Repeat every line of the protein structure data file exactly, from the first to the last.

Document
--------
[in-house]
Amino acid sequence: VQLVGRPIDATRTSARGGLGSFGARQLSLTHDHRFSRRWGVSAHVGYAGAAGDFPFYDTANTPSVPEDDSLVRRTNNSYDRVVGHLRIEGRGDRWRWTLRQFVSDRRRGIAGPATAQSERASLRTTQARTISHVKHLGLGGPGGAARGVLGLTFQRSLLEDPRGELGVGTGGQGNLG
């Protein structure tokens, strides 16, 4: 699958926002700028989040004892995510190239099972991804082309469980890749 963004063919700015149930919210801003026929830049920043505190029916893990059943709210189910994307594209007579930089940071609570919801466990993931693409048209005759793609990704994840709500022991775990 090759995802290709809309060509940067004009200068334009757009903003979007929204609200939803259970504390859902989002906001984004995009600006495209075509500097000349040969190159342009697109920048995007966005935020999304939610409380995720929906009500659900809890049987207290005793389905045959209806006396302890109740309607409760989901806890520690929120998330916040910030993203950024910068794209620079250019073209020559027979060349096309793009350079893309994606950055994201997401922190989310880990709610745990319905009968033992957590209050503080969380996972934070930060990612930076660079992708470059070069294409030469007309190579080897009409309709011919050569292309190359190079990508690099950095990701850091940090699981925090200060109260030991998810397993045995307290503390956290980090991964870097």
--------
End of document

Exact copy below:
[in-house]
Amino acid sequence: VQLVGRPIDATRTSARGGLGSFGARQLSLTHDHRFSRRWGVSAHVGYAGAAGDFPFYDTANTPSVPEDDSLVRRTNNSYDRVVGHLRIEGRGDRWRWTLRQFVSDRRRGIAGPATAQSERASLRTTQARTISHVKHLGLGGPGGAARGVLGLTFQRSLLEDPRGELGVGTGGQGNLG
């Protein structure tokens, strides 16, 4: 699958926002700028989040004892995510190239099972991804082309469980890749 963004063919700015149930919210801003026929830049920043505190029916893990059943709210189910994307594209007579930089940071609570919801466990993931693409048209005759793609990704994840709500022991775990 090759995802290709809309060509940067004009200068334009757009903003979007929204609200939803259970504390859902989002906001984004995009600006495209075509500097000349040969190159342009697109920048995007966005935020999304939610409380995720929906009500659900809890049987207290005793389905045959209806006396302890109740309607409760989901806890520690929120998330916040910030993203950024910068794209620079250019073209020559027979060349096309793009350079893309994606950055994201997401922190989310880990709610745990319905009968033992957590209050503080969380996972934070930060990612930076660079992708470059070069294409030469007309190579080897009409309709011919050569292309190359190079990508690099950095990701850091940090699981925090200060109260030991998810397993045995307290503390956290980090991964870097």